Method for Calculating Mesh Stiffness

A modified method for determining the time-varying mesh stiffness and actual load distribution based on linear programming is used in this research referring to the literature (Ref. 8). Using Pro/E. software, a 3-D model of gear with true involutes profile was established based on the gear manufacturing technology firstly. Then the flexibility coefficient matrix of gear tooth surface was obtained using the substructure method by ANSYS software. Finally the time-varying meshing stiffness was solved by using linear programming method. The 3-D geometry and finite element models are presented in Figure 1. The advantage of this method is that the whole process is parameterized. In this method, the load distribution along the contact lines and mesh stiffness during the whole meshing period can be evaluated simultaneously. Figure 1 3-D and finite element models of helical gear.
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Figure 2 shows the time-varying mesh stiffness in a mesh period calculating by the finite element method mentioned above. The x coordinate t means dimensionless time which is the mesh time divided by one mesh period. The y coordinate cγ and L (t) are the time-varying mesh stiffness and the timevarying contact-line length respectively. The meshing stiffness decreases at the instantaneous position where the teeth enter contact or exit contact. Figure 2 Time-varying mesh stiffness in a mesh period.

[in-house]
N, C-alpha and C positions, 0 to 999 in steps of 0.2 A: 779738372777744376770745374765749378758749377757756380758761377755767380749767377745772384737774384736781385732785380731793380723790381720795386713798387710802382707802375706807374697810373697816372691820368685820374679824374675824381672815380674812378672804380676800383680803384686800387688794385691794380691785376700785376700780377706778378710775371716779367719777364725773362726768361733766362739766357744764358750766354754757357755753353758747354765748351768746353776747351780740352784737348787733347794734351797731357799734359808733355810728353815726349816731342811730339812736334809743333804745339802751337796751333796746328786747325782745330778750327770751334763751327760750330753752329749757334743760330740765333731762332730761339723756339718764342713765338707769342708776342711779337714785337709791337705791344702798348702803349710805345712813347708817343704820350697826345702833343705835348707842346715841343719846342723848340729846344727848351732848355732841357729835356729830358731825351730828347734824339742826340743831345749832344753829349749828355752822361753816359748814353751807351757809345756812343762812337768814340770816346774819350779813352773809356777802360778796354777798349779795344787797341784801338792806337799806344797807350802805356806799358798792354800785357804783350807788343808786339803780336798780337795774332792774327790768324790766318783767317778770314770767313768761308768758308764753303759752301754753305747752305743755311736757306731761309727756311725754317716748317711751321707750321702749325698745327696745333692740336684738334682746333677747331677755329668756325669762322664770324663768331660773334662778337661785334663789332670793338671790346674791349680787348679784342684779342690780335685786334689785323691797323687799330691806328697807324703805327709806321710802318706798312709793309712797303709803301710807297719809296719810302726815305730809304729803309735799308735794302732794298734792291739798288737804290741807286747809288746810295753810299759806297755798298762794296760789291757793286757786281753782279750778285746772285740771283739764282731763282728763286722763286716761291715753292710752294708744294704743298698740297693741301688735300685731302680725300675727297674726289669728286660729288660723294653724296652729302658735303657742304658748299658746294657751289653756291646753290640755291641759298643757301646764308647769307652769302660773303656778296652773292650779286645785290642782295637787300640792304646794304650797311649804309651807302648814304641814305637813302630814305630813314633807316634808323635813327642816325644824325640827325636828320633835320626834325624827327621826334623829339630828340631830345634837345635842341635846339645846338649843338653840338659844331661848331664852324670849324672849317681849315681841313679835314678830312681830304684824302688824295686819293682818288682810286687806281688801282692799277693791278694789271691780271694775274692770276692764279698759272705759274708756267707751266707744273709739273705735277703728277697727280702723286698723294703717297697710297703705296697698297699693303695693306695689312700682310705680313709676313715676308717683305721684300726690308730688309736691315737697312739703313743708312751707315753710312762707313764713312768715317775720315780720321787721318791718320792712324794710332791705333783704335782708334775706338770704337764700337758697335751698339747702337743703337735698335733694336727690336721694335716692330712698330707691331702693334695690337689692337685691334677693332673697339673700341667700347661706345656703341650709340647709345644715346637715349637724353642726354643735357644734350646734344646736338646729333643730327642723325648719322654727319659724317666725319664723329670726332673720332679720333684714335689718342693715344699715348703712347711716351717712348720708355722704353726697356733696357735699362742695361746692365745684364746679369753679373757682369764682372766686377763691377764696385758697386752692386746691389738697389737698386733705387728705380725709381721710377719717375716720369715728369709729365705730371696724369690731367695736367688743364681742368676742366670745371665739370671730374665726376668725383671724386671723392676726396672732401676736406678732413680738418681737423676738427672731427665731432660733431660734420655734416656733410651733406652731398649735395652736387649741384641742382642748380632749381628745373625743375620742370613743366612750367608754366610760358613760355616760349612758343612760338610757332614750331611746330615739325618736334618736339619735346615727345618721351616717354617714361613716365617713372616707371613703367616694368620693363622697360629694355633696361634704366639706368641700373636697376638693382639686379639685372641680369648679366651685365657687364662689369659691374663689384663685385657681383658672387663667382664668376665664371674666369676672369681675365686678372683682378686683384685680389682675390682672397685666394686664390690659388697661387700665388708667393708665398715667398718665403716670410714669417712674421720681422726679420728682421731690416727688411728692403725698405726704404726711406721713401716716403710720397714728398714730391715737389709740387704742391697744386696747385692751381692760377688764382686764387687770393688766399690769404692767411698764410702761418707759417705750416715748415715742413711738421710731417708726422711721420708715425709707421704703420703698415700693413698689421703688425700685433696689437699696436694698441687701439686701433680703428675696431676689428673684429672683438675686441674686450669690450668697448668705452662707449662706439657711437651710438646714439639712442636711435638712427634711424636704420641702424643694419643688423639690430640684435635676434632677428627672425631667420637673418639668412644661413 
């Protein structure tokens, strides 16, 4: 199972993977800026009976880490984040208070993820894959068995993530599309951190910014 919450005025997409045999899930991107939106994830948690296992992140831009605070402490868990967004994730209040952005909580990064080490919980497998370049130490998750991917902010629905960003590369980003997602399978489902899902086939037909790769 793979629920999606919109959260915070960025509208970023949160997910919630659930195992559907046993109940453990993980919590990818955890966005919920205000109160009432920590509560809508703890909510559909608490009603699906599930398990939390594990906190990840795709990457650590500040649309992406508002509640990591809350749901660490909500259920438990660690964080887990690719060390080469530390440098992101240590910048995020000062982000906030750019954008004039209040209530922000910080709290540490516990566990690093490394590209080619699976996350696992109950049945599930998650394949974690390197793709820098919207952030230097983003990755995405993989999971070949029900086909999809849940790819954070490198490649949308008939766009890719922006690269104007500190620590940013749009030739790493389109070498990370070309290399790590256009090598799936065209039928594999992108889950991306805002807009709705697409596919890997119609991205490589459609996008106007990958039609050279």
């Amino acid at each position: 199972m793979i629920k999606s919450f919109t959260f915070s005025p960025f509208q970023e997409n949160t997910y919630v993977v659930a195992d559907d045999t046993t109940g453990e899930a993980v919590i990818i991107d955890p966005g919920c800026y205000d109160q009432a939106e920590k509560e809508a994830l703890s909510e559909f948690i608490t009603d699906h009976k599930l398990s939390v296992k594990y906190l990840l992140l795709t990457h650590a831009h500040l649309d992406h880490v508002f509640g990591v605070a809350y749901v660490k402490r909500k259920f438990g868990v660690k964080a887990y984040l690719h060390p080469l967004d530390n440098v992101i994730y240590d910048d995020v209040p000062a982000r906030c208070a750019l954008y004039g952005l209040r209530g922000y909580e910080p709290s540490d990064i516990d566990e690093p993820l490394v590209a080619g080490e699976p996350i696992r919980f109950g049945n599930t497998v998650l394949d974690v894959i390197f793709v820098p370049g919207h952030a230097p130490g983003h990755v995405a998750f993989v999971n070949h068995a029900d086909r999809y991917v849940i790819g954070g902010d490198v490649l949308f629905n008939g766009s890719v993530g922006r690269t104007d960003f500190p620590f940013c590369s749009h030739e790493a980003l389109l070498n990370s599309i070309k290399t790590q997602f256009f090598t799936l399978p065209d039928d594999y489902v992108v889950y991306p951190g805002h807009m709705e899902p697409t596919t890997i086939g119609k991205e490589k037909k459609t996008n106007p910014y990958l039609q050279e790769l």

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In order to study the laws of mesh stiffness, its fluctuation η is defined as follows: where cγm is the mean value of the time-varying mesh stiffness in one whole mesh period. The symbol Δcγ is the difference value between the maximum value cγmax and minimum value cγmin of the time-varying mesh stiffness, i.e. — Δcγ = cγmax − cγmin.

Fluctuation of Contact-Line Length

Figure 3 shows the action plane of a pair of helical gears and the contact lines at different meshing times. Gear teeth begin to meshing from A position and out of meshing at C position. The line AD represents the actual action line, and line CD means the tooth face width B, where εα and εβ, being the transverse contact ratio and overlap contact ratio, respectively, and pbt and pba being the transverse base pitch and axle base pitch, respectively. βb is the base helix angle.